They may smell good but what you’re inhaling can really harm you. The benzene chemicals can irritate the skin and cause breathing problems. Reproductive issues and damage to the brain and central nervous system have also been listed as possible side effects, according to the EPA. As they burn, the candles release toluene, another carcinogen. Consider essential oils or soy-based candles as replacements.

Pressed-wood products
In 2016, EPA published a final rule to reduce exposure to formaldehyde emissions from certain wood products. Acute and chronic health effects of formaldehyde vary depending on the individual, according to the CDC. Common symptoms from acute exposure to formaldehyde manifest as irritation of the throat, nose, eyes, and skin. This upper respiratory tract irritation can exacerbate asthma symptoms. Chronic exposure can also lead to chronic bronchitis, and obstructive lung disease.

Old medication
Expired medical products can be less effective or risky due to a change in chemical composition or a decrease in strength, according to the FDA. Certain old meds are at risk of bacterial growth. Sub-potent antibiotics can fail to treat infections, leading to more serious illnesses and antibiotic resistance.

Gas space heaters
Anything that is powdered with gas releases toxins into the air. This is especially dangerous if you’re using the heater inside because it can lead to carbon monoxide poisoning. Every year, at least 430 people die in the U. S. from accidental CO poisoning, according to the CDC. That’s why the agency recommends to never use a gas range or gas oven to heat a home.

Old paint
Homes or apartments built before 1978 may contain lead paint. The highly toxic metal can cause a range of health problems – damage to the brain and other vital organs, like the kidneys, nerves and blood, according to the Department of Housing and Urban Development. Lead may also cause learning disabilities and seizures. Signs of lead poisoning include headaches, stomachaches, nausea, tiredness, Kids may show no symptoms.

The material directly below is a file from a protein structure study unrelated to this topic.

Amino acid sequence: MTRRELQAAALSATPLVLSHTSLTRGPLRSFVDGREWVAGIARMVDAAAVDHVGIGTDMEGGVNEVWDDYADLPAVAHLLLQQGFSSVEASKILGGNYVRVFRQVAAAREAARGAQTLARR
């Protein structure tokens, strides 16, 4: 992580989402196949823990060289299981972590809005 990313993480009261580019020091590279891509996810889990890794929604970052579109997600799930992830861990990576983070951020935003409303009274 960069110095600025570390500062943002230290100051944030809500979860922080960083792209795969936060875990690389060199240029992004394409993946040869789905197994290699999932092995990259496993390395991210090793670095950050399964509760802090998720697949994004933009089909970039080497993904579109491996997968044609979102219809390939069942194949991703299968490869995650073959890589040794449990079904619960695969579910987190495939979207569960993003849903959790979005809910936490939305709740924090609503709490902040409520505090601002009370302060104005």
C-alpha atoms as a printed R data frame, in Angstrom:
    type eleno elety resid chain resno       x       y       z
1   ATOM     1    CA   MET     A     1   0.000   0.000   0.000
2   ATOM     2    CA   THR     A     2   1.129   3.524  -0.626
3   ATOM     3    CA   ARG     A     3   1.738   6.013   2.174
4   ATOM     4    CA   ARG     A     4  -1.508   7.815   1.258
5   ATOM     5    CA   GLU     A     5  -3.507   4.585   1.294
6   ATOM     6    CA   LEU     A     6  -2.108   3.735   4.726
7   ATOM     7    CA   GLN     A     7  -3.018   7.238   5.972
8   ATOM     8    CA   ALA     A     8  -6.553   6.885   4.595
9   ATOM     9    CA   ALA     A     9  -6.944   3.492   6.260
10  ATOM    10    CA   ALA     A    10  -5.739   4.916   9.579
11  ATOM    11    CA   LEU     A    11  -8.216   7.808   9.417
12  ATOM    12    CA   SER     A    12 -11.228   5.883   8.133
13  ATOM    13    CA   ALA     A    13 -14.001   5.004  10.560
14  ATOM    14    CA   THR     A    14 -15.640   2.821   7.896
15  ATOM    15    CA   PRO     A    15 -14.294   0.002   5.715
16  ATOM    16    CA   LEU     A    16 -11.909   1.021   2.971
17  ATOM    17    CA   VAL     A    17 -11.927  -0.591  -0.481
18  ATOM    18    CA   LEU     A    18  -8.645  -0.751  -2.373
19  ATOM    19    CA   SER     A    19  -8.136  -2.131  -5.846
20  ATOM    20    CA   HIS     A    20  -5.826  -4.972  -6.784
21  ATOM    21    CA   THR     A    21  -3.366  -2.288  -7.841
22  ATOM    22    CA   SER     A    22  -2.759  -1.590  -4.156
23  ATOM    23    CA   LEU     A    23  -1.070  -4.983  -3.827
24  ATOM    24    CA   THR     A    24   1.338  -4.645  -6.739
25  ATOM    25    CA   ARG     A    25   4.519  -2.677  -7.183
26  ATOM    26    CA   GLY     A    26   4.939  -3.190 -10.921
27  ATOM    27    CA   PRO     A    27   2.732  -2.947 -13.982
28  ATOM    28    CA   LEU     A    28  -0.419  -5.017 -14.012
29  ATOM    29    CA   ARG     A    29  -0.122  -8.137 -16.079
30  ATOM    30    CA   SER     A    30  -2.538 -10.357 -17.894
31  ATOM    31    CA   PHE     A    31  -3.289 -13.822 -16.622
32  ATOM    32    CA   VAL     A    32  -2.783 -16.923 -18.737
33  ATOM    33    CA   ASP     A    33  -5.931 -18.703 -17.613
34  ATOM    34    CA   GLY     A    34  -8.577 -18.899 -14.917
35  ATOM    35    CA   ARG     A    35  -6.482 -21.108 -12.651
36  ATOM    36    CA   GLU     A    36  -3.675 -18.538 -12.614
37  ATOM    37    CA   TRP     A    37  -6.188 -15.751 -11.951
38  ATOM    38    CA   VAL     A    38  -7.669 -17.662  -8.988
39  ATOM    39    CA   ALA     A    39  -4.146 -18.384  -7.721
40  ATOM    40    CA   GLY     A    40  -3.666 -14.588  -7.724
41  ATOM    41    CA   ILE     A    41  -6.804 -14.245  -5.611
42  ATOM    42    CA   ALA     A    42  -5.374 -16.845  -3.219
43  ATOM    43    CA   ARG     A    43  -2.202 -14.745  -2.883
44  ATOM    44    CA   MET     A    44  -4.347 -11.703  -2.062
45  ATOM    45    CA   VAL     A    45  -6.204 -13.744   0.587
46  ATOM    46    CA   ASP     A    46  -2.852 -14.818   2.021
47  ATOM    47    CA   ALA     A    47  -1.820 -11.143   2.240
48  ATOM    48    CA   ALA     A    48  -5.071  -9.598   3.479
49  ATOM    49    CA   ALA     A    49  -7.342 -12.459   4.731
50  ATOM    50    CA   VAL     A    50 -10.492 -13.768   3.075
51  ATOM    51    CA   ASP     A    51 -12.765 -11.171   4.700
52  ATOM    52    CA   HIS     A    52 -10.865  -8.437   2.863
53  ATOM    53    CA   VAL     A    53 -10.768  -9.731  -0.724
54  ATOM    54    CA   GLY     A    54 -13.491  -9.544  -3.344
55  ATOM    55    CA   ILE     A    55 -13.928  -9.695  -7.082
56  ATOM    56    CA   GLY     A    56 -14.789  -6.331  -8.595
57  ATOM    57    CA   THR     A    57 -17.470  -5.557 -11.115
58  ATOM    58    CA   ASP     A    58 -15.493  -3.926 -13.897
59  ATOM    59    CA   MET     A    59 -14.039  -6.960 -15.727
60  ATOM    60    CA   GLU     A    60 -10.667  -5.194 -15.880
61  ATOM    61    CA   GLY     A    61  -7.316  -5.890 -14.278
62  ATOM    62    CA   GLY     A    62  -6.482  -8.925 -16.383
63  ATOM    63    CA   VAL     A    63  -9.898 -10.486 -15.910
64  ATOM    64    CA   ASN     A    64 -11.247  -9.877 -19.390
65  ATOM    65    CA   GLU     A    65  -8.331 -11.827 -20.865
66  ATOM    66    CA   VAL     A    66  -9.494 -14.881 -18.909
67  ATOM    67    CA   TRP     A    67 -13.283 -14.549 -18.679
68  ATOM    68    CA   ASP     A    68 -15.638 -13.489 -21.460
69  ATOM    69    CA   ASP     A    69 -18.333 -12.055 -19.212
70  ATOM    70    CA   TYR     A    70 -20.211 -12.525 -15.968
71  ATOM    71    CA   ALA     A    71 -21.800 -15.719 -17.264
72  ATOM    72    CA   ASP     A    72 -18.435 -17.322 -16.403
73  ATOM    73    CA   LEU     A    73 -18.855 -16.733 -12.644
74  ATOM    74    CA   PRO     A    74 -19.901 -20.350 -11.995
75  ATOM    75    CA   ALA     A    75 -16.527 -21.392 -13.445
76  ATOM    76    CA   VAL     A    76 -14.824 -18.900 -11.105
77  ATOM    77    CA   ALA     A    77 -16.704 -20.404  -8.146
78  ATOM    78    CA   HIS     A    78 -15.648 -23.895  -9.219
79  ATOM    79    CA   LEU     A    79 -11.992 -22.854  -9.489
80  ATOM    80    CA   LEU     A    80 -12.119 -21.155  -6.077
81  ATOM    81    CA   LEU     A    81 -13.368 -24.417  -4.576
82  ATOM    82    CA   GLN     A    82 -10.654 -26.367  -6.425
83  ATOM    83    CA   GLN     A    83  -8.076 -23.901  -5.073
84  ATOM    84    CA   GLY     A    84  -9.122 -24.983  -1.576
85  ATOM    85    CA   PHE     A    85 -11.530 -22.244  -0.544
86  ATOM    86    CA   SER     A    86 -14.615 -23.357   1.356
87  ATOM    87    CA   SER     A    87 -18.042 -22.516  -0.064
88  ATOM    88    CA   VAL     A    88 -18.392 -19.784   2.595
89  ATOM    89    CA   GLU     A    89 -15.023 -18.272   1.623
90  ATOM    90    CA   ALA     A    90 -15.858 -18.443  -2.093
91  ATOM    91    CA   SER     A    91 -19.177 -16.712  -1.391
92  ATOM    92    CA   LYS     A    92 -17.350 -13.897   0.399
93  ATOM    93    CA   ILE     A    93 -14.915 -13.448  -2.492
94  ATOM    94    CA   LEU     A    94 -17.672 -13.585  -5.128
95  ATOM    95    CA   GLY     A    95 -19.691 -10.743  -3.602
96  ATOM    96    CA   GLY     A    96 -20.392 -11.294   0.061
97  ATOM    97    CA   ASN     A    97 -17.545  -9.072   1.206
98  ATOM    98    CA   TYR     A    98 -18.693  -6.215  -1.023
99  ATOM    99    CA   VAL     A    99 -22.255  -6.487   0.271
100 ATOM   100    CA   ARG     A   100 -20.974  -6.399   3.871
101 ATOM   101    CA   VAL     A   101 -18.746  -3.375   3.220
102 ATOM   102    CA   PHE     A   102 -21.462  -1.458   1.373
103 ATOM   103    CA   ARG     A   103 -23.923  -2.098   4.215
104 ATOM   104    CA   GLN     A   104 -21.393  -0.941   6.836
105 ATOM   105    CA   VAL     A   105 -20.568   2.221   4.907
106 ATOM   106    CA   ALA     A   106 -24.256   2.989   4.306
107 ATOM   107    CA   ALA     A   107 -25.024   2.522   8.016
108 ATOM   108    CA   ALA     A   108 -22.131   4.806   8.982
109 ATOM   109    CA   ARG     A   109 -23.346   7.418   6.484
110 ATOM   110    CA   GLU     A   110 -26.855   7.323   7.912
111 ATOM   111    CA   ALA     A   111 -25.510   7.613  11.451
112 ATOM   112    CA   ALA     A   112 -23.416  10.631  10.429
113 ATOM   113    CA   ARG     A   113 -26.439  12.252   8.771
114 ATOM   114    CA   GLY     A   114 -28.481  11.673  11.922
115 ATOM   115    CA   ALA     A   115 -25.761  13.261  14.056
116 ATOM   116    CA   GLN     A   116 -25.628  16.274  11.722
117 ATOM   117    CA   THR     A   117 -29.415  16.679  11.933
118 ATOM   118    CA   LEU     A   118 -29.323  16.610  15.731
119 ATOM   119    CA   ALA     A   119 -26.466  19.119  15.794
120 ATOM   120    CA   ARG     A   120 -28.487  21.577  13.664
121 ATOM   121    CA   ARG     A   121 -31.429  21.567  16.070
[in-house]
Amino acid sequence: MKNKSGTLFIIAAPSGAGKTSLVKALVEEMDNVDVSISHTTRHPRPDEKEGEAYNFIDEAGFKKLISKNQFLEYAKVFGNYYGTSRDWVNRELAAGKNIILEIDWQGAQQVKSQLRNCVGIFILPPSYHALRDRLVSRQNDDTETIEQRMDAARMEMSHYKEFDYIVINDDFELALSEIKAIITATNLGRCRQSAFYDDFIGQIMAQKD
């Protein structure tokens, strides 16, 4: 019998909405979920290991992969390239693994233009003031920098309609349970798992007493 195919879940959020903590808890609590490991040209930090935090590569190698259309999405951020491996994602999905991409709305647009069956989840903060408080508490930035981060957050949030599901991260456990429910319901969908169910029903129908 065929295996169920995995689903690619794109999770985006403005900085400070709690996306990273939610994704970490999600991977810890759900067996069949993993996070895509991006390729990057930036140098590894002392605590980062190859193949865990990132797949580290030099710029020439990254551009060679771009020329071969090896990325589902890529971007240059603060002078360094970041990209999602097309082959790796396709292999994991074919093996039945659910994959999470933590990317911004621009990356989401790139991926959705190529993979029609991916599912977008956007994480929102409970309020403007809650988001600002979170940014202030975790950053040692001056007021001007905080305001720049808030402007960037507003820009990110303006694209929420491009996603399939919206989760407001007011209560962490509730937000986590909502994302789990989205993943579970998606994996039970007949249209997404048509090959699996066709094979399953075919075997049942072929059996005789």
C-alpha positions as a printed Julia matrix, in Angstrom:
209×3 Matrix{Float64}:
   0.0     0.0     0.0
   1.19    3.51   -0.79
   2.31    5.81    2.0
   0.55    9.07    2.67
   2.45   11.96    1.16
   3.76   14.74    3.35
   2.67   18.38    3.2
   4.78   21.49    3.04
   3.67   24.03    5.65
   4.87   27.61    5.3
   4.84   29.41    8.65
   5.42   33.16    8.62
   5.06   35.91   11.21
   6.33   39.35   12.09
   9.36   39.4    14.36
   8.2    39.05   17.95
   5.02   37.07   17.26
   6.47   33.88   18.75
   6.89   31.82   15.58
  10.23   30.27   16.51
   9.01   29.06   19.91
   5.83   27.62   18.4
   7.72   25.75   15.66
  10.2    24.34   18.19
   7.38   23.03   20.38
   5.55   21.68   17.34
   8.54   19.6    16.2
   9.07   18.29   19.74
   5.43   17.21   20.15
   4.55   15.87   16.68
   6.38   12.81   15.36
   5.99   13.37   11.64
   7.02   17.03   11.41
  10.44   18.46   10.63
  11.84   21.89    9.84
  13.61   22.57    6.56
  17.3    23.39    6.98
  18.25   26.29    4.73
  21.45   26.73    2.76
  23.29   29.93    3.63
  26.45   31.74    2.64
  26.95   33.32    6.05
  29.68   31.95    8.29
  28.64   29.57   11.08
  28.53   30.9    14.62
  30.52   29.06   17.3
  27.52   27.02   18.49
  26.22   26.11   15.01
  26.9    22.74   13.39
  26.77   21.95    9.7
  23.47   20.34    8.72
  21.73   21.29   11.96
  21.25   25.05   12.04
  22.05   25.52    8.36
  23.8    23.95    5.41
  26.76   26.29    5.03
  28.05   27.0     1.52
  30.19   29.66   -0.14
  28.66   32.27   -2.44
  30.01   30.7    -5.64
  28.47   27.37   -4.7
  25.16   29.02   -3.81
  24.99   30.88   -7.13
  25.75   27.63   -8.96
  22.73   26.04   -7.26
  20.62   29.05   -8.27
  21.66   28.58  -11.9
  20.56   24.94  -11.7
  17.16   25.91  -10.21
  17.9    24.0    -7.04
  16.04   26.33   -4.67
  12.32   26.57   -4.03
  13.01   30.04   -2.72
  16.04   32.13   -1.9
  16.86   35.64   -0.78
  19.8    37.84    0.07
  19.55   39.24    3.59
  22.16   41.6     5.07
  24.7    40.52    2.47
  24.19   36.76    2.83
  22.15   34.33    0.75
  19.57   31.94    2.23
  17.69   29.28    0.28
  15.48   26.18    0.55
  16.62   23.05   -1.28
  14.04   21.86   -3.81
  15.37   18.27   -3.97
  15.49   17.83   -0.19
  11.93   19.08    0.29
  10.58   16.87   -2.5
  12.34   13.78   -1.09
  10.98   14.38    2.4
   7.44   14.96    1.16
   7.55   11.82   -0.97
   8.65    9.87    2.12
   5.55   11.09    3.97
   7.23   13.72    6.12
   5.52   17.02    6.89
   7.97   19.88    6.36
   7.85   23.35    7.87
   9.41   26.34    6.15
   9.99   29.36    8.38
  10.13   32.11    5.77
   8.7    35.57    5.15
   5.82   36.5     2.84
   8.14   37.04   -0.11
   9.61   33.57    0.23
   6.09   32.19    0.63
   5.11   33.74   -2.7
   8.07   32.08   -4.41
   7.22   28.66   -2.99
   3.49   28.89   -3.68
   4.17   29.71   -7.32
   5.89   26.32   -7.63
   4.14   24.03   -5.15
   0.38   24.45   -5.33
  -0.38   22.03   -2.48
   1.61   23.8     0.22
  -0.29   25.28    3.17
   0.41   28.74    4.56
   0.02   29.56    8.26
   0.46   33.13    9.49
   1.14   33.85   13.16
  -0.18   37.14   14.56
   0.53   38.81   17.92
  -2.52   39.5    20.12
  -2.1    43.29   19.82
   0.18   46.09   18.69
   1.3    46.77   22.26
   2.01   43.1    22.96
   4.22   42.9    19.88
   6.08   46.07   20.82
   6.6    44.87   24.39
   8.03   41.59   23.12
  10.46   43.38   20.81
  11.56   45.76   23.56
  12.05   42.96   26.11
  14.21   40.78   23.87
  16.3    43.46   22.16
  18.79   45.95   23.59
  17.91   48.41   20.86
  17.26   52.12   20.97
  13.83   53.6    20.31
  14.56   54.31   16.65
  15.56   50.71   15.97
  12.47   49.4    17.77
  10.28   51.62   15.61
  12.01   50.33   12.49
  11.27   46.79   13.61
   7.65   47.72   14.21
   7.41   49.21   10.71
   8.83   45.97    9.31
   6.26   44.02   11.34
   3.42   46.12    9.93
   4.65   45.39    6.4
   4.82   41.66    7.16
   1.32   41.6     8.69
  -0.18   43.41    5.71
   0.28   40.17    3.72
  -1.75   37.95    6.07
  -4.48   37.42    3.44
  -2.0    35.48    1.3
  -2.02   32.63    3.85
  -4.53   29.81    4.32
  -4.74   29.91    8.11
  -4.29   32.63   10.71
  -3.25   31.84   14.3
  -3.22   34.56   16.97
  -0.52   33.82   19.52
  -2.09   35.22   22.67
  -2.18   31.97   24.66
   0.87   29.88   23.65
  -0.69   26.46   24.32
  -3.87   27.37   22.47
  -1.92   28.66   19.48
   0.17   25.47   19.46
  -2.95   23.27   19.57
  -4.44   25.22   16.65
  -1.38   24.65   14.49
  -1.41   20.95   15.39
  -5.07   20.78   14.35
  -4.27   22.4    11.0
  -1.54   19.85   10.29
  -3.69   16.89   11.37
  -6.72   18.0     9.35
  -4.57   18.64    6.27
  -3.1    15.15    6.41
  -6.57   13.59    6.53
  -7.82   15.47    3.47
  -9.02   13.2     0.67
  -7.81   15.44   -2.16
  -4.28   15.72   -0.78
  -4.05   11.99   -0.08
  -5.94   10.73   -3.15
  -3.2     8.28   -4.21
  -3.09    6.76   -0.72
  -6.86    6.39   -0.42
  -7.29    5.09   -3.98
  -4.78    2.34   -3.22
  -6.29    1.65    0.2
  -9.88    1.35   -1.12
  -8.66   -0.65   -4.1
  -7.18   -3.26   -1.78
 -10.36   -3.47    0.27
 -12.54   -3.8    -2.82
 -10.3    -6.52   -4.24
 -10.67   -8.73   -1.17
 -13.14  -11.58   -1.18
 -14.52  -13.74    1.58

Bleached products
These include chlorinated paper towels, toilet paper, and bleached coffee filters. Long-term exposure to chlorine gas has resulted in respiratory effects among workers, including eye and throat irritation and airflow obstruction, according to the EPA. Bleached white flour is usually made with benzoyl peroxide, and cake flour is bleached with chlorine dioxide. Both chemicals are considerably bad for you.

Plastic containers
You may have heard of the toxic bisphenol-A (BPA) found in plastics. BPA disrupts normal endocrine function, studies have shown. The chemical can have a significant impact on the brain. BPA also messes with hormones even at low doses, a University of Texas study has indicated. Don’t take a chance and switch to glass containers or stainless steel.

They are on the list because they can be dangerous to children. Some countries have banned moth balls containing the chemical naphthalene or paradichlorobenzene, according to the Connecticut Department of Public Health. Both become a gas when exposed to air which are irritating to the eyes and lungs and may cause headache, dizziness, and nausea. They are also both suspected of causing cancer. Naphthalene is the more toxic ingredient as it causes red blood cells to break apart, a condition known as hemolytic anemia.

Furniture polish
They are combustible and contain the chemicals such as phenol and nitrobenzene. They are easily absorbed by the skin. Nitrobenzene can cause many harmful health effects such as irritation, a blood condition called methemoglobinemia, which affects the ability of the blood to carry oxygen, headache, irritability, dizziness, weakness, and drowsiness, according to the Agency for Toxic Substances & Disease Registry (ATSDR). Skin exposure to high levels of phenol has resulted in liver damage.

Toilet bowl cleaners
Acidic toilet bowl cleaners are among the most hazardous cleaning items you can find in your home because of their corrosive ingredients, the worst of which is hydrochloric acid, or HCl. It can lead to skin burns and eye pain if a person comes in contact with it. The effects can be even worse if mixed with chlorine bleach and ammonia. If inhaled, kidney damage and respiratory tract irritation are possible.

Multipurpose cleaners
The multipurpose cleaners widely used for windows and kitchen items have 2-butoxyethanol, the ingredient that gives cleaners their distinct smell. Many products don’t list this harmful chemical on the label because they are not legally required to do so. Side effects include breathing problems, low blood pressure, lowered levels of hemoglobin, and metabolic acidosis (high levels of acid in the body), according to the Agency for Toxic Substances and Disease Registry.